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  • dotjaz - Tuesday, January 11, 2022 - link

    AMD can't be on N3 anyway. Zen4 would be running at something like 3.2GHz base and 3.8GHz boost if it were on N3.
  • Sunrise089 - Monday, January 10, 2022 - link

    I agree. This reads like Ian needed to write SOMETHING based on his roundtable interview and decided to punch it up a little without having the data back up the narrative being pushed here.

    Honestly if Ian thinks AMD should have delayed Zen 4 to align with node availability (at the cost of a worse competitive landscape) he should just say that. No reason to take what is an editorial opinion and try and turn it into a reporting story though.
  • Sychonut - Monday, January 10, 2022 - link

    I think a more honest answer would have been "Well, we are in the lead and Intel is stuck on 10nm. What's the incentive to move fast and forgo milking the cow as long as possible?"
  • demian_thorne - Tuesday, January 11, 2022 - link

    true dat LOL
  • sgeocla - Tuesday, January 11, 2022 - link

    There isn't a better TSMC process than 5nm for HPC this year or next year. Even if AMD delayed Zen4 a lot for 3nm availability they would not have had enough wafers to make anything in volume and it would have cost a fortune. Just look at Intel with 10nm and how long they took to make something in significant quantity like Alder Lake and how they had to sell 14nm+++ at a significant discount in the mean time.
  • ricebunny - Tuesday, January 11, 2022 - link

    The author made an unsubstantiated claim that TSMC’s 2020 5nm process was suitable for AMD’s Zen CPUs in terms of frequency scaling.

    The whole article went south from there.
  • Foeketijn - Tuesday, January 11, 2022 - link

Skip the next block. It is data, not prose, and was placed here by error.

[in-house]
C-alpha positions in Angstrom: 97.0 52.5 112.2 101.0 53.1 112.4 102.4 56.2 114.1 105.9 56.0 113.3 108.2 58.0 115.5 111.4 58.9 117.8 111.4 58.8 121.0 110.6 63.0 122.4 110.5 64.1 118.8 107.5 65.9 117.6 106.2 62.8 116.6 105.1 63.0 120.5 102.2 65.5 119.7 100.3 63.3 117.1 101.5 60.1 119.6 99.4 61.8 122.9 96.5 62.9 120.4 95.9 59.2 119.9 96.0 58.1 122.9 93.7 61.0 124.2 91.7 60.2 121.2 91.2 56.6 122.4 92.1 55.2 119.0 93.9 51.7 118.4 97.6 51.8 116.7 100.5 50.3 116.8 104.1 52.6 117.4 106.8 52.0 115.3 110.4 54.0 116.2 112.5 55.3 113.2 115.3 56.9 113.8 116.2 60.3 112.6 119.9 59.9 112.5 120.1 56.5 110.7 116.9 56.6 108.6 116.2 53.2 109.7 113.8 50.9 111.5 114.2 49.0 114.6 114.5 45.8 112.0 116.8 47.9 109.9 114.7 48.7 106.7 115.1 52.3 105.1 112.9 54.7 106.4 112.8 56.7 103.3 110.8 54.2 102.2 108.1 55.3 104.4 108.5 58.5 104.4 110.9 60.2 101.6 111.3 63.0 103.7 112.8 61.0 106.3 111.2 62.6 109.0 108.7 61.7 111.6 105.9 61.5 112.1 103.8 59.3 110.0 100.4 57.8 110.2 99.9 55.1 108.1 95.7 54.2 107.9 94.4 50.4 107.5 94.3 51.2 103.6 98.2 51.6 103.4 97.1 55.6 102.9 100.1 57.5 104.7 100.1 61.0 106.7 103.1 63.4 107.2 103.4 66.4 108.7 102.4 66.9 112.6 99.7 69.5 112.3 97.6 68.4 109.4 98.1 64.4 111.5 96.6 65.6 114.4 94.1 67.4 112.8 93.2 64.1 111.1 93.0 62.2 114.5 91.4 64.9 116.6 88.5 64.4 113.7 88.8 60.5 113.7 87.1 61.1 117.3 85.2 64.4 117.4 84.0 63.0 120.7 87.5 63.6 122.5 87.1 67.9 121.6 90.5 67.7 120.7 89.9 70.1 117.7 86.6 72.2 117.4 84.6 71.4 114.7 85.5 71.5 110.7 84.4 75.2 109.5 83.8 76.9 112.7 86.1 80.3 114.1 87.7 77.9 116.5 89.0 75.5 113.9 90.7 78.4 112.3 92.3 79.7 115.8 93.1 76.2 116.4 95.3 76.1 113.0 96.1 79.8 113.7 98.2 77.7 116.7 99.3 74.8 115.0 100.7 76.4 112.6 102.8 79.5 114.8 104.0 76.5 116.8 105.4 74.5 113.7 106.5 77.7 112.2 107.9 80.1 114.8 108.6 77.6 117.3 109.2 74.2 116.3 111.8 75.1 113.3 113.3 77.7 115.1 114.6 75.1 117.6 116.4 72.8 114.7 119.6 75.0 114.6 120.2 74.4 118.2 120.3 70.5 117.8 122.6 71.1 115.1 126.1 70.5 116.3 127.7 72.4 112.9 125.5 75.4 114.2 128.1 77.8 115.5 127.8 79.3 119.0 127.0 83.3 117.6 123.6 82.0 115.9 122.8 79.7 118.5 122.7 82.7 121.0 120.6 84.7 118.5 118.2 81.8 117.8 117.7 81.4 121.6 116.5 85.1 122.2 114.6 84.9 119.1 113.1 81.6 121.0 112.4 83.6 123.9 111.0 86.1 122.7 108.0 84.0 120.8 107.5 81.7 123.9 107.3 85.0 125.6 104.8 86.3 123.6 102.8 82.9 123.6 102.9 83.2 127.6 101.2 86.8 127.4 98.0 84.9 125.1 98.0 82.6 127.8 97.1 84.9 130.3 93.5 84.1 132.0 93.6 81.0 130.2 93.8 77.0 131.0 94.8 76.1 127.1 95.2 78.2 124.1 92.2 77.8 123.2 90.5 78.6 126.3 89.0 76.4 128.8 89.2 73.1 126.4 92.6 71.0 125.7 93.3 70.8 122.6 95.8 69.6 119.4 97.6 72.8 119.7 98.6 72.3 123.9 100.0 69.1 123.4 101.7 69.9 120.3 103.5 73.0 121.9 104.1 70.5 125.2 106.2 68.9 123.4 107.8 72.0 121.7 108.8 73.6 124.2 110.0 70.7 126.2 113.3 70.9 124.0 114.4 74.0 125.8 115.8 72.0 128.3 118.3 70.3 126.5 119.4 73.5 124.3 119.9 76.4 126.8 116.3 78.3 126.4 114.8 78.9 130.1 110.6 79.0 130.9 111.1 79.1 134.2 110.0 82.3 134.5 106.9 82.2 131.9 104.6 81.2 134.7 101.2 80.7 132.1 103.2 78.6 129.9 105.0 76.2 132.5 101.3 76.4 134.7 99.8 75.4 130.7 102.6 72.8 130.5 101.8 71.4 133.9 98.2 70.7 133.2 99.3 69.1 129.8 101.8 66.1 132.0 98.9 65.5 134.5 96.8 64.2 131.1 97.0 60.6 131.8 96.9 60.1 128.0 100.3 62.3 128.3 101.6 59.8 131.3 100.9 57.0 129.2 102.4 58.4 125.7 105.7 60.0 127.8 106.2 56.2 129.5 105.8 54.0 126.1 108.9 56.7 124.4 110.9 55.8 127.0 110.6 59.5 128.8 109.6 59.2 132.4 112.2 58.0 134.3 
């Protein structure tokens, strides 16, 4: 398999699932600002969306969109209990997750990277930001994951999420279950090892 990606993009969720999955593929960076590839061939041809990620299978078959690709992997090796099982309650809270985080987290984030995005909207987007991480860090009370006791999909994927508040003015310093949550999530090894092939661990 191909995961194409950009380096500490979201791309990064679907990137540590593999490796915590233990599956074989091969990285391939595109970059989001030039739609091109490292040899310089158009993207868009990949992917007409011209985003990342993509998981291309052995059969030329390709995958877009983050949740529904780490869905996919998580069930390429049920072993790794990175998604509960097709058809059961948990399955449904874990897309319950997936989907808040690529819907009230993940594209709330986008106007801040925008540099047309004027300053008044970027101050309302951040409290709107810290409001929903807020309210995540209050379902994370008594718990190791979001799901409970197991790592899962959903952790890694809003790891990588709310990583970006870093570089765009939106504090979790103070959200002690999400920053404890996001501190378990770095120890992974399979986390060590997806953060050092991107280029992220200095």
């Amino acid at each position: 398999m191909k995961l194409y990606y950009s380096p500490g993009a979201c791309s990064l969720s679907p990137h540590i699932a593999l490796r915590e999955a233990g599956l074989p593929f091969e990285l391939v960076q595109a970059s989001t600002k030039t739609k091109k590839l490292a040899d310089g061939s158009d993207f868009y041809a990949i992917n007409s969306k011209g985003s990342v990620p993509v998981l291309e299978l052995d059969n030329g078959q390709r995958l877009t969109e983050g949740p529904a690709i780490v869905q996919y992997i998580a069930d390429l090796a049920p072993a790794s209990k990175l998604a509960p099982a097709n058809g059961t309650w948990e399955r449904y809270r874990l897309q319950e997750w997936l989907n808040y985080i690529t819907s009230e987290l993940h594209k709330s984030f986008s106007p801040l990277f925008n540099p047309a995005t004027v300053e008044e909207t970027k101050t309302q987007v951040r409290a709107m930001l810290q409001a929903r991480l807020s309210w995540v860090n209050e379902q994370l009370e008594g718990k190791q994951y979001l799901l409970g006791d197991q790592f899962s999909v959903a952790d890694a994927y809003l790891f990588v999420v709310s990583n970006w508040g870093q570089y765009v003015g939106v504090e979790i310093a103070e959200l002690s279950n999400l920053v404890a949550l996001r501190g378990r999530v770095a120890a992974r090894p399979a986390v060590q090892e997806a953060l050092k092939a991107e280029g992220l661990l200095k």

The most important AMD part that needs a different process node, is the I/O die in the Epycs. That is drinking to much juice from the total power envelope that could be used to feed the dozens of thirsty cpu cores.
  • Wrs - Tuesday, January 11, 2022 - link

    I don’t think they can shrink it because it’s connected to so many pins powering so many ports and slots. The only advantage of printing it on 7nm would be power efficiency at an enormous wafer cost.
  • Vitor - Tuesday, January 11, 2022 - link

    If I were Nvidia, I would throw crazy money for TSMC 4nm. If the they managed to have incredible gpus with Samsung shitty 8nm, imagine what they can achieve with a way superior node.

    And I hope we get a PS5 Pro by the the time of 3nm. That can run stuff 1440/120.
  • Silma - Tuesday, January 11, 2022 - link

    TLDR: We're forced to drool on Apple's chips for another year because Intel is so late and AMD and NVIDIA are too occupied price gouging their consumers and don't feel the need to compete.

    By this time, Apple user will get laptop with 3 nm Chips that will consume 20 % less energy than with 5 nm, stay fresh as 100 % CPU utilization and probably 20 % faster too.